Hackers have found their new playground amid the increased use of video conferencing during the coronavirus pandemic: Zoombombing!
Named for the company Zoom, the unfortunate first high-profile victim of this phenomena, zoombombing occurs when internet trolls hack video conference meetings and join as uninvited attendees. After infiltrating a meeting, the hackers then have their fun, doing everything from performing harmless pranks to posting sexually explicit content.
The April 15 federal income tax filing due date has been moved to July 15, the U.S. Treasury Department and IRS recently announced. Here is what you need to know:
The Families First Coronavirus Response Act is a new law passed last week that offers COVID-19 assistance for both employees and employers.
This new law provides businesses with fewer than 500 employees the funds to provide employees with paid leave, either for the employee’s own health needs or to care for family members.
Here are the details of the new law’s benefits:
With close to 85% of purchases made with credit or debit cards, many people have forgotten the satisfying clinking sound of tossing a penny, nickel, dime or quarter into a glass jar of spare change. But all that is starting to change!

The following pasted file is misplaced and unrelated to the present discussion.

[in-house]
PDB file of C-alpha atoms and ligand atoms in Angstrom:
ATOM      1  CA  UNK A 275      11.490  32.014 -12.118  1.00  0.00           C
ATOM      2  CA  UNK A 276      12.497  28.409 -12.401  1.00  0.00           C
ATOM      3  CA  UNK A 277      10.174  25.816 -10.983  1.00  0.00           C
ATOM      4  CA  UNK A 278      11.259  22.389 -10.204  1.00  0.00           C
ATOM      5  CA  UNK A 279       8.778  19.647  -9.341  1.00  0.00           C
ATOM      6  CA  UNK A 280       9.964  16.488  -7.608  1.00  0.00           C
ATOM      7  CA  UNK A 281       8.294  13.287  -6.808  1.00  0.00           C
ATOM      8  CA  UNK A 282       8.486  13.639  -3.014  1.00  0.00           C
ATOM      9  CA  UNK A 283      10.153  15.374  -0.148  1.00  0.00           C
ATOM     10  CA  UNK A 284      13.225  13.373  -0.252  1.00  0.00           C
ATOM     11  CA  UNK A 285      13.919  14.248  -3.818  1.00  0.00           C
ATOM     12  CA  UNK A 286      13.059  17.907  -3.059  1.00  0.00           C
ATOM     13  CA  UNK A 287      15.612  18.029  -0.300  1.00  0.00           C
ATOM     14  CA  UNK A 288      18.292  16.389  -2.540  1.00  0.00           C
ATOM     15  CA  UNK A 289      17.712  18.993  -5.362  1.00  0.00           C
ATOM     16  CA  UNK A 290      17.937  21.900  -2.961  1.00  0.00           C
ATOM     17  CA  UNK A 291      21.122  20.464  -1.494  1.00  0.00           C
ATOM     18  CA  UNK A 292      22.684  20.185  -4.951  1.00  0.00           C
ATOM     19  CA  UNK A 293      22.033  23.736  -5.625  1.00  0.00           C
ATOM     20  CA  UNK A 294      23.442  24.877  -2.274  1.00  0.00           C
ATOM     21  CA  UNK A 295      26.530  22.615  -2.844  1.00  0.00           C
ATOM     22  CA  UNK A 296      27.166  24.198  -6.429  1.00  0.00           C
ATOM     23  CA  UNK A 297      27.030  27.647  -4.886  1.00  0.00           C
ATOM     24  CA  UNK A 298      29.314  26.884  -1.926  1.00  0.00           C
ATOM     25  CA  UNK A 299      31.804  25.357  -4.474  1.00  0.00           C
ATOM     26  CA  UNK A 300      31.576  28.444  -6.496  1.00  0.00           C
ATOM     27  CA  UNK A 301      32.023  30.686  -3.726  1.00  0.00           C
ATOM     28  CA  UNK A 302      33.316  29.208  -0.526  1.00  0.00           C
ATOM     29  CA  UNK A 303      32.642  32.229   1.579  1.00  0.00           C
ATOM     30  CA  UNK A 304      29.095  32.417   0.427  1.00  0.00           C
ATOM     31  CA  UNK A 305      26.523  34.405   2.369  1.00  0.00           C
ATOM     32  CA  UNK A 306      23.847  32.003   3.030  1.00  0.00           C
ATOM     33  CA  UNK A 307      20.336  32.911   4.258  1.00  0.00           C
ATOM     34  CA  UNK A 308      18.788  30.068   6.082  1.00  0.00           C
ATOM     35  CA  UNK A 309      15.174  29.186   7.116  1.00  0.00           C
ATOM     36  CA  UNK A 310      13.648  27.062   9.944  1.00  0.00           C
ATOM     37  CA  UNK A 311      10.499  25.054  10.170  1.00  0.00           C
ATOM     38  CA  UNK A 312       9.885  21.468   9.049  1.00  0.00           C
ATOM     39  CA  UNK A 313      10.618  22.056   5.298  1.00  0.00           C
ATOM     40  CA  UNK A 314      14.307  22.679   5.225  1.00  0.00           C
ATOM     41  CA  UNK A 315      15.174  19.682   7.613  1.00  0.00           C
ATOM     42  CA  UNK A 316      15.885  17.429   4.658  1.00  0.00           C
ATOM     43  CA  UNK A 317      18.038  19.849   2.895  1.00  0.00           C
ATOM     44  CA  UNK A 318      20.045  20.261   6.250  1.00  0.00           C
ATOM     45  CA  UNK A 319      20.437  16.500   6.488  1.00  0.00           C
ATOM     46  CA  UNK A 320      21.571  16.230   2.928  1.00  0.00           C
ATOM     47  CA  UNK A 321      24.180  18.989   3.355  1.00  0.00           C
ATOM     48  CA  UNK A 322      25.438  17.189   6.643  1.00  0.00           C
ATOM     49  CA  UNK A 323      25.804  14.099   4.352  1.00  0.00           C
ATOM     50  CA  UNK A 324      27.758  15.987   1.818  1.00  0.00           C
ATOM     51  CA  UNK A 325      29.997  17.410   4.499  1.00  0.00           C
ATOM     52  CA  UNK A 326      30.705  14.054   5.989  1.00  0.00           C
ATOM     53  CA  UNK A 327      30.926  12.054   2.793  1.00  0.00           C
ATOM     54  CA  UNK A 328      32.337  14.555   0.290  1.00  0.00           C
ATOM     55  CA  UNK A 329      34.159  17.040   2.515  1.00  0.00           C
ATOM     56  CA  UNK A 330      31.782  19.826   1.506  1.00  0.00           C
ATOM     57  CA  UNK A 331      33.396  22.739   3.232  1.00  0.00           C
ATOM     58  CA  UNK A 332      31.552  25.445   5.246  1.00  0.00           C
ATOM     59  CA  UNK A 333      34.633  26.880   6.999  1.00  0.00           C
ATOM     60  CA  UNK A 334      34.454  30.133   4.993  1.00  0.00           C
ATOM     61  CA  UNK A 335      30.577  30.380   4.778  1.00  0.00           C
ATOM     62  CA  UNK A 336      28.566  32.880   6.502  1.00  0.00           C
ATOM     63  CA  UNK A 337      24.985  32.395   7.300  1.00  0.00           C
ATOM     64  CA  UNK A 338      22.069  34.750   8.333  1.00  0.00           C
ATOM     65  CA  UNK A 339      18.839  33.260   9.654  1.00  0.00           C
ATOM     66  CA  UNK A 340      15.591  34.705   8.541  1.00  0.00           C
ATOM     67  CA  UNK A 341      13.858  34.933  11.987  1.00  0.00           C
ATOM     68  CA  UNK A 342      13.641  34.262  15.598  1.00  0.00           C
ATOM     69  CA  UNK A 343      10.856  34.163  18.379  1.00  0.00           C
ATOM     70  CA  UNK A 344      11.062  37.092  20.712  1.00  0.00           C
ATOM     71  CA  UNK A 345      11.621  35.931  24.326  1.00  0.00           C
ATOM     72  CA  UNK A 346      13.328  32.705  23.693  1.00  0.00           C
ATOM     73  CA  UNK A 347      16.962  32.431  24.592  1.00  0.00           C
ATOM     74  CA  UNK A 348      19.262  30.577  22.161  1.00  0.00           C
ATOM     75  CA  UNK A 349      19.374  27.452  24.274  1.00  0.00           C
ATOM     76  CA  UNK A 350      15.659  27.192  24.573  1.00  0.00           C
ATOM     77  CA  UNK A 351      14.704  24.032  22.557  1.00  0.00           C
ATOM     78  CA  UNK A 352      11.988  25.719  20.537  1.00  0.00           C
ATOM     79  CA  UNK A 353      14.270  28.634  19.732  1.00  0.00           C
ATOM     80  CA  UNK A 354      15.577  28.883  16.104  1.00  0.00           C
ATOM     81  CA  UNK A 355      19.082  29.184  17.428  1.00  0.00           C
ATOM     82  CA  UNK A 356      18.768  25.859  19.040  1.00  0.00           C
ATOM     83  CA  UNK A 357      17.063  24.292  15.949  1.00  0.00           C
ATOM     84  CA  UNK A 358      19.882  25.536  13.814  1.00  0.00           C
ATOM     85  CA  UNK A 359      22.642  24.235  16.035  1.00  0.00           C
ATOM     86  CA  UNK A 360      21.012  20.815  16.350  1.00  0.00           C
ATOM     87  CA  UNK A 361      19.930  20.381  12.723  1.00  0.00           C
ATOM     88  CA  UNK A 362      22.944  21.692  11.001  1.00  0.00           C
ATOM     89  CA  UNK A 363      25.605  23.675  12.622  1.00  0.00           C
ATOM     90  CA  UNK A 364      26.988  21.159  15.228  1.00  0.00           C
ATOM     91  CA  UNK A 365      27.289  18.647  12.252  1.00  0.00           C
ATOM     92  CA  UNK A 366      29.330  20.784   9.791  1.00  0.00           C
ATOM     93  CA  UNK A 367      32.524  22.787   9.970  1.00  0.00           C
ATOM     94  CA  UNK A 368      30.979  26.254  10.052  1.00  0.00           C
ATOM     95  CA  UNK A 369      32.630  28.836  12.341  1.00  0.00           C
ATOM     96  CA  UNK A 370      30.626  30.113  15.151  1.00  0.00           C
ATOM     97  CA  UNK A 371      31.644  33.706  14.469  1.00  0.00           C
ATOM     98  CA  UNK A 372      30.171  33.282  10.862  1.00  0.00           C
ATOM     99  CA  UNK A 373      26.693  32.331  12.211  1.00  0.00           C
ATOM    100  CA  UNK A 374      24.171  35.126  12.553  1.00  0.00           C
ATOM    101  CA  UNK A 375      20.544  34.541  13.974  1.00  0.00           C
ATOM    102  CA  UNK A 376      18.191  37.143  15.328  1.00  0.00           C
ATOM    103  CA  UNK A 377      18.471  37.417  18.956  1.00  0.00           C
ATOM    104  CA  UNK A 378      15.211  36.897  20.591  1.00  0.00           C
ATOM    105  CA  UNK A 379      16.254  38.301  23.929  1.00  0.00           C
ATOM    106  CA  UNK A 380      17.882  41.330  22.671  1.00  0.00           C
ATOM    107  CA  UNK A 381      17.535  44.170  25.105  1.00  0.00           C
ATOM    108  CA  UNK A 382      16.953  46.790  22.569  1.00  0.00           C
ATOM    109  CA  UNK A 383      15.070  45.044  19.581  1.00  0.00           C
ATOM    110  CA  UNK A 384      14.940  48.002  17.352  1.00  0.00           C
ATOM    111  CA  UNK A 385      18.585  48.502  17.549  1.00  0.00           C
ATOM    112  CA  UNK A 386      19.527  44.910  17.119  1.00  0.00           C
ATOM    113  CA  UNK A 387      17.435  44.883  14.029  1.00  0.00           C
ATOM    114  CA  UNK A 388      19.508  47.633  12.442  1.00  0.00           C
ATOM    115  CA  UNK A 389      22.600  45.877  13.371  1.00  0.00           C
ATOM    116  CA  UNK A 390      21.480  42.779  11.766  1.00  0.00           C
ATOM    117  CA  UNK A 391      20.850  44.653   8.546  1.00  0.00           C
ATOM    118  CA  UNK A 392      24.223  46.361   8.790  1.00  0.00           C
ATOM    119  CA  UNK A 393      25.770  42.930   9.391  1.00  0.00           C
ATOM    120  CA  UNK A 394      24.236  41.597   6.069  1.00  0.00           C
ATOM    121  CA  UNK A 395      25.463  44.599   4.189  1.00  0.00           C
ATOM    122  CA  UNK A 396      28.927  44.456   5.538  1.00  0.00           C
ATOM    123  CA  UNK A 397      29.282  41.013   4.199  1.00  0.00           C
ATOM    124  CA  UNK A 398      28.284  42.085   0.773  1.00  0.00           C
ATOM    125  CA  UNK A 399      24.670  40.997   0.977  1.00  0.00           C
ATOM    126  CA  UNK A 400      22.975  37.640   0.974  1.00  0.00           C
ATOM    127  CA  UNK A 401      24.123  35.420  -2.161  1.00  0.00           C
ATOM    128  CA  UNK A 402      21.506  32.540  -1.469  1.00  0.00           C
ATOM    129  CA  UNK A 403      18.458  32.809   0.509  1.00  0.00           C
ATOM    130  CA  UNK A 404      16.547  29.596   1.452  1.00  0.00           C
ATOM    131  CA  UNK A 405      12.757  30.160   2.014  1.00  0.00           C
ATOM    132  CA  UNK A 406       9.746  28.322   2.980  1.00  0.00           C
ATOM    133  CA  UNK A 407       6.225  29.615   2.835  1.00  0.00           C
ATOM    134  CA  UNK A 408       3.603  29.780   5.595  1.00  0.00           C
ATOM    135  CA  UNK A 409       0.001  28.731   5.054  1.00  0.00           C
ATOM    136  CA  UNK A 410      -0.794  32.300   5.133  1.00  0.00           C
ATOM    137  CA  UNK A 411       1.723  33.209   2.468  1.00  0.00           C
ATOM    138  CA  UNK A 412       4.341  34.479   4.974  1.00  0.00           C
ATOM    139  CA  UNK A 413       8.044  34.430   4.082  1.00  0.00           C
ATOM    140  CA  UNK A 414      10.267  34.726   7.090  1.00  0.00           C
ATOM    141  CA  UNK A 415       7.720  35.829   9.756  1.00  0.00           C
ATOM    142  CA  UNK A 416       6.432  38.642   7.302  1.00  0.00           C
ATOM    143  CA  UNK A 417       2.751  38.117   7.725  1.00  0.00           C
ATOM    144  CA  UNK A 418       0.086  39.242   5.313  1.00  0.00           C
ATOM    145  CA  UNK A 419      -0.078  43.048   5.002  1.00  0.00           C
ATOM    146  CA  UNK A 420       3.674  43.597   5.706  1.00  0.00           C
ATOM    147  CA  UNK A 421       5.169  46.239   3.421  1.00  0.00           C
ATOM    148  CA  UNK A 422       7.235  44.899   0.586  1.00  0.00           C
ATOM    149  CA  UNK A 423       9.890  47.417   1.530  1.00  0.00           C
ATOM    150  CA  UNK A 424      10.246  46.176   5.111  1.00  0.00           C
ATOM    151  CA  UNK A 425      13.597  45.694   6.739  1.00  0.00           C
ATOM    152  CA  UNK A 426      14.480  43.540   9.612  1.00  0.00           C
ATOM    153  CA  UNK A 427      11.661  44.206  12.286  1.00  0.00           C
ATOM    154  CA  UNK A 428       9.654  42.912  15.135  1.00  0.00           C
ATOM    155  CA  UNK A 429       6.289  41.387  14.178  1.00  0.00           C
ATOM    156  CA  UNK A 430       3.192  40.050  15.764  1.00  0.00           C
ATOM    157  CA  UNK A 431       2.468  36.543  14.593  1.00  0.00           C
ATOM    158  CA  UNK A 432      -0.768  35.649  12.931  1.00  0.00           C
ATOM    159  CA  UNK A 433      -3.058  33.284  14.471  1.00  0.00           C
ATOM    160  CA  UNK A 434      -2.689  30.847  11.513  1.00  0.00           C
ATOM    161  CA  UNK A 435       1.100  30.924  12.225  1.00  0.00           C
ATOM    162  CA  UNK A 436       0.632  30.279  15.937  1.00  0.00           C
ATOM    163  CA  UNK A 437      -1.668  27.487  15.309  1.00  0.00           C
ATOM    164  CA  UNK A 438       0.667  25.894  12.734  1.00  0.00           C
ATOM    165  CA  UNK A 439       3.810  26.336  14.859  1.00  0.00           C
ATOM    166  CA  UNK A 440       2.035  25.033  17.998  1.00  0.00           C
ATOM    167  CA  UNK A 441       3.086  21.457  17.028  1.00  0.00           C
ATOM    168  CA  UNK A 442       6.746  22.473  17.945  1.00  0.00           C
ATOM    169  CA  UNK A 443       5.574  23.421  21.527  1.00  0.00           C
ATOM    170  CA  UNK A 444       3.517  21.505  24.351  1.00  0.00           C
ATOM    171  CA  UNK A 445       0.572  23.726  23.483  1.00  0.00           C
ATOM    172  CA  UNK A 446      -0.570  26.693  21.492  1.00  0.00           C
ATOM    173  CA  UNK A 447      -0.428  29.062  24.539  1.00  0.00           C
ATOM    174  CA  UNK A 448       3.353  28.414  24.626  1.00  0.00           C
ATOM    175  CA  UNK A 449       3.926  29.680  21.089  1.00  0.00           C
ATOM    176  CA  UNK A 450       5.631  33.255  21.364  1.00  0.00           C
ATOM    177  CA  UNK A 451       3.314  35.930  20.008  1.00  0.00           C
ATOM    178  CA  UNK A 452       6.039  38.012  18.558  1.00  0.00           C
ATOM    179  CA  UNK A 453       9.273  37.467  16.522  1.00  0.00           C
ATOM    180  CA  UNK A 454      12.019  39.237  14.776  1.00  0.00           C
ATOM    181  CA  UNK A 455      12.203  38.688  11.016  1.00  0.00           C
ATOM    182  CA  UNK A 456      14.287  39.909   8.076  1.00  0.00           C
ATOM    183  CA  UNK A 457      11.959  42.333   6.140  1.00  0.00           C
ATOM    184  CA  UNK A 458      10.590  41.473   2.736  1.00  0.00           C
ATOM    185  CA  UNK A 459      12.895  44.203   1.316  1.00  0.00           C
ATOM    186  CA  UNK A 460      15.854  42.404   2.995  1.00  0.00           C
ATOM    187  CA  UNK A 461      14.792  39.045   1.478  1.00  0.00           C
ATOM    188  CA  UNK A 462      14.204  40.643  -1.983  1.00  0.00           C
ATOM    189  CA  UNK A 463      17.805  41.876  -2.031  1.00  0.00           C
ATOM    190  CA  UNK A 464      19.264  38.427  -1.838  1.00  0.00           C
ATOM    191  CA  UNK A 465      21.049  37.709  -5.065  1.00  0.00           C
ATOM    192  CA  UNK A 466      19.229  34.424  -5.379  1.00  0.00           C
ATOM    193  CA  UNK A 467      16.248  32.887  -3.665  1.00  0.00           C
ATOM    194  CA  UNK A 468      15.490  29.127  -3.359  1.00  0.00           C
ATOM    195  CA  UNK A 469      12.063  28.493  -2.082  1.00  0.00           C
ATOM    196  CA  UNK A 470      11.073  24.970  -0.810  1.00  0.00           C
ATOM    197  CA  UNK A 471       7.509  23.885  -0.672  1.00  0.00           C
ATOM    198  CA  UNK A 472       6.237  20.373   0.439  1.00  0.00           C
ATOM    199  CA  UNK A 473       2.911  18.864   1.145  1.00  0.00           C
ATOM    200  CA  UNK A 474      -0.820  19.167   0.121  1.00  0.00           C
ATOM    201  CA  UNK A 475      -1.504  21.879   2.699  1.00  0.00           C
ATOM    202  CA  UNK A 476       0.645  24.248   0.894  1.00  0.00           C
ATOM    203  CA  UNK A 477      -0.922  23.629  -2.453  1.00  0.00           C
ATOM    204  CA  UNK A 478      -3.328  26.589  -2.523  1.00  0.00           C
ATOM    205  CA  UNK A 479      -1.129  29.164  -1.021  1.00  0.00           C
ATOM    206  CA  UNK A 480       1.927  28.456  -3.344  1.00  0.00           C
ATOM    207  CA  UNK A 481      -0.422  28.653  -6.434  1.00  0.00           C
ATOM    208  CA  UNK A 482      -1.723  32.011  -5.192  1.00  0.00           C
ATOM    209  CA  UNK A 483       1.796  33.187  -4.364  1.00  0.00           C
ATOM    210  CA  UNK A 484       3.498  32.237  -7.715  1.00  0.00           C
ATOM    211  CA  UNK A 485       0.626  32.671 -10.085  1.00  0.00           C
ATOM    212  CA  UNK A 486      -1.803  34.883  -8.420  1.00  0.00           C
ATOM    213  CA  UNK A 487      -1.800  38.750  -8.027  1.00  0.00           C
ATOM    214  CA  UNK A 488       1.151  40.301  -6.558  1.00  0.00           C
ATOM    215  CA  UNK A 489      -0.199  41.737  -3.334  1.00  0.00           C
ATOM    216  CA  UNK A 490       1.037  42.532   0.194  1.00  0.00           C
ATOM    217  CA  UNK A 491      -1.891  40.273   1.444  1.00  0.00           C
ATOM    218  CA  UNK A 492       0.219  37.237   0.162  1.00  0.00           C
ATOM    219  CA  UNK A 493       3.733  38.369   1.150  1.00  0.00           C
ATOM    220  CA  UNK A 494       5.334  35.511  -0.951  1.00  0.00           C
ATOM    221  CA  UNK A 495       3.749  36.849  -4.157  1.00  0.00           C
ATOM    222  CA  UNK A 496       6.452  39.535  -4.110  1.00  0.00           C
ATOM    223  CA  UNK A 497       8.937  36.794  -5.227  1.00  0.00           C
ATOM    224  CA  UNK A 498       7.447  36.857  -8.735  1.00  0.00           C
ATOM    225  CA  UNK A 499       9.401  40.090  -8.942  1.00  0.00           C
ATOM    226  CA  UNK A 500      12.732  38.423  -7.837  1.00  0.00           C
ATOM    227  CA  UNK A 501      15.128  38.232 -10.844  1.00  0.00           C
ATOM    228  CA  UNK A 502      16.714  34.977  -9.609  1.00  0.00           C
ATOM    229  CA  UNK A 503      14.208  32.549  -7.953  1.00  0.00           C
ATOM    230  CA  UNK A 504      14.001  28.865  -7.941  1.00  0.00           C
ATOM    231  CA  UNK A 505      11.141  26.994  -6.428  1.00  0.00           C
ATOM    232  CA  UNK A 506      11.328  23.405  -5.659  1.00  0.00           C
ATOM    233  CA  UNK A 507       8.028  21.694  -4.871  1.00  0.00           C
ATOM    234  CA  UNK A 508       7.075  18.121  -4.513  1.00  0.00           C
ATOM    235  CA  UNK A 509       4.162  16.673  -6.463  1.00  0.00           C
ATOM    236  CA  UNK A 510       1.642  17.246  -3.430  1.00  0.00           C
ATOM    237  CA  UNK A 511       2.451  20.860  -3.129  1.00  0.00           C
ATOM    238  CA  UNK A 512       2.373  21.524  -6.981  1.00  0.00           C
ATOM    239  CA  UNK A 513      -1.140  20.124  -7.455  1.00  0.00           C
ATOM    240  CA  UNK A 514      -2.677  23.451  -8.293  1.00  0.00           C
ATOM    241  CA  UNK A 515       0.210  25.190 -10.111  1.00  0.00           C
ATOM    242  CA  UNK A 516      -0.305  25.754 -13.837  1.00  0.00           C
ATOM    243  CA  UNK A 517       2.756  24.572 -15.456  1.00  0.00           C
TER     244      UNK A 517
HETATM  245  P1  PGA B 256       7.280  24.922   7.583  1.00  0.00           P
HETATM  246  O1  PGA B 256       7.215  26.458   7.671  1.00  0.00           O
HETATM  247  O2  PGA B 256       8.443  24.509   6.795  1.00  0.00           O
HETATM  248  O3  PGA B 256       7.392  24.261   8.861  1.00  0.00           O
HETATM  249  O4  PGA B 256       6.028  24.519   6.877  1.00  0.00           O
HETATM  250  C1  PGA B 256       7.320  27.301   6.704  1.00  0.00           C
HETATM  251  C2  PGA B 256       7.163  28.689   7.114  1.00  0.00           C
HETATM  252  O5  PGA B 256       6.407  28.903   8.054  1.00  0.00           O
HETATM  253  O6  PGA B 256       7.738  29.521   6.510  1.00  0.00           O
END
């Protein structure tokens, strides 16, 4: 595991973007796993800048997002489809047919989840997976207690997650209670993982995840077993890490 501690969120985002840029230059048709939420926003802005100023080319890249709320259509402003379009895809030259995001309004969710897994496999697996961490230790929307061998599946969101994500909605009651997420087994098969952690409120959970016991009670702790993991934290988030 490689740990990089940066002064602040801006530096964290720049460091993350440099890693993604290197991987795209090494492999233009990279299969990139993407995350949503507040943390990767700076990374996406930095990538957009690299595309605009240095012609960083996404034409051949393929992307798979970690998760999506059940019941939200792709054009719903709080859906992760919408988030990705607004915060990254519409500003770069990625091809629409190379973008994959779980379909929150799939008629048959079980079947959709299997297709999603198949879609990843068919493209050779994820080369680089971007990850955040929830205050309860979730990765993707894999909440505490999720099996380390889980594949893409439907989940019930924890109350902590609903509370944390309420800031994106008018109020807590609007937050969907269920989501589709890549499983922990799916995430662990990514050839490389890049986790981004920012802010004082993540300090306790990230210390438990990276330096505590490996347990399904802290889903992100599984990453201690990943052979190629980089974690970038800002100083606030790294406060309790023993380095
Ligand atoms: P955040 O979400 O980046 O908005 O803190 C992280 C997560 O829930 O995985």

Clever new savings ideas
In today's world of smartphones, several apps have digitized yesterday's jar of coins by sweeping electronic spare change into a digital jar to increase savings balances or pay down debt. For example, if you make a purchase for $1.89, the app rounds up your purchase to $2.00 and transfers the extra 11 cents into the app's account. Here are three of the more popular apps and how they work.
What better place for online thieves to target than a database that contains 300 million+ Social Security numbers and a treasure trove of financial information?
The IRS has 52 Internet applications to help U.S. citizens comply with their tax obligations. But these online portals, which collect, process and store large amounts of personal information and tax data, are also a potential gateway for online criminals and identity thieves.
If it’s between 9:30 am and 6 pm CST, a 28-year-old named Tyler Blevins—better known as Ninja—is most likely broadcasting himself playing video games. He’s also making an estimated $500,000 a month doing it.
Blevins represents the new wave of visual entertainment and video game streaming. His popularity started to soar in late 2017 when he and other video game streamers began playing a game called Fortnite. Fast forward to 2019, and Blevins is now the most recognized name in the video game streaming industry with nearly 15 million followers.